September 30, 2014

Stone Hall Achieves LEED Platinum

The renovation work at Stone Hall updates an 80 year-old building for the 21st century. A new feature is a terrace designed to create an outdoor gathering space for students beyond the new common room and social corridor on the building's lower level, which was previously under-utilized space. © Michael Moran/OTTO

The renewed Stone Hall, a student residence that forms part of Harvard University's Quincy House, recently received a LEED Platinum rating, the highest level of sustainable building certification from the U.S. Green Building Council. As the first in a series of House renewal projects at Harvard, Stone Hall sets an important benchmark for the 2.5 million square feet of renovations that will follow. In addition to meeting ambitious sustainability goals, the renewal preserves Stone Hall's historic architectural character and the "House culture" of the 80 year-old residence.

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September 15, 2014

Harvard Students Praise Renovations

A new light court replaces an under-utilized alleyway between the dining hall and new common spaces at McKinlock Hall.

At Harvard University, McKinlock Hall (part of Leverett House) reopened to the student community in August following significant renovations. The Harvard Crimson reports that the 165-bed residence hall, the second Harvard House to be renovated under the House renewal program, has been drawing praise from students for its modernized bedrooms and social spaces, including the lower-level spaces dubbed "the Rabbit Hole" (the house mascot is the rabbit).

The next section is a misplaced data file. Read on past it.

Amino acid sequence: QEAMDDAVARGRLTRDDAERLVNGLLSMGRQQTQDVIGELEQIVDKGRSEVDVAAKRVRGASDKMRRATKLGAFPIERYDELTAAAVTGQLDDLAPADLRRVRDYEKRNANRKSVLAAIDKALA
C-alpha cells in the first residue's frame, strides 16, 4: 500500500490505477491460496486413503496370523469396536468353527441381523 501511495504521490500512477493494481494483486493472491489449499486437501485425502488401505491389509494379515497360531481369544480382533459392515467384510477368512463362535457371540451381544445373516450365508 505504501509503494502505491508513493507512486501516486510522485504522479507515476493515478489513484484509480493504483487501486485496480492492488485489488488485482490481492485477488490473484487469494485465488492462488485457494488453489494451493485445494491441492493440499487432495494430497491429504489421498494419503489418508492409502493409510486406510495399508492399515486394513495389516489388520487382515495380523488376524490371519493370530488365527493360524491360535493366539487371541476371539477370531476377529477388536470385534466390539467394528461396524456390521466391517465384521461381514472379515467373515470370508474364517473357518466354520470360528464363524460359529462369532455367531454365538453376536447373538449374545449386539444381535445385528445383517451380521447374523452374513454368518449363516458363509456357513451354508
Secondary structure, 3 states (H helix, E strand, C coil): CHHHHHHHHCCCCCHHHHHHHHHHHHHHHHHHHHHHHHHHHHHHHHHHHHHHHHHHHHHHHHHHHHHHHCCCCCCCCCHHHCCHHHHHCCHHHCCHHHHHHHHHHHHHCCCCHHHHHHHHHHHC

The renewal pilot project, Stone Hall (Quincy House), was completed in 2013.  
Read "McKinlock Renovations Draw Praise from Leverett Community" and "McKinlock Hall, Rejuvenated."

September 12, 2014

Dilworth Park Opens

Glowing glass pavilions at Dilworth Park welcome commuters to underground transit in Center City Philadelphia.

Dilworth Park had its ceremonial opening last week, with a ribbon cutting by Mayor Michael Nutter, who called the renovation “one of the most exciting things to happen in Philadelphia in the past 50 years.” Now, two-thirds of the site adjacent to Philadelphia's City Hall is complete, and the remaining elements will be completed in about six weeks. KieranTimberlake worked on the project in partnership with Urban Engineers and Olin.

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September 08, 2014

Designing Recording Methods for Archaeology

This GIS image shows the Morgantina excavation site in central Sicily. Morgantina reached its peak in the third century BCE thanks to its fertile, grain-producing territory and its likely association with the wealthy empire based in Syracuse—the setting of Archimedes’ famous bathtub discovery of density. With no modern city standing above Morgantina, the site provides one of the better records of the prosperity and the elaborate urban infrastructure achieved in its time. Remains include a large agora, Greek theater, large courtyard houses with early mosaics, and one of the earliest bath complexes, with an elaborate hypocaust system for underfloor heating.

For the past eight years, KieranTimberlake architect James Huemoeller has spent part of each year supporting the archaeological excavations for the Contrada Agnese Project (CAP), directed by Alex Walthall (University of Texas), at the ancient site of Morgantina in central Sicily. James' work developing and implementing data recording and management methods for the excavation continues a tradition started by the Renaissance architect Raphael, who advocated for the systematic recording of ancient ruins to preserve knowledge for future generations in a letter to Pope Leo X.

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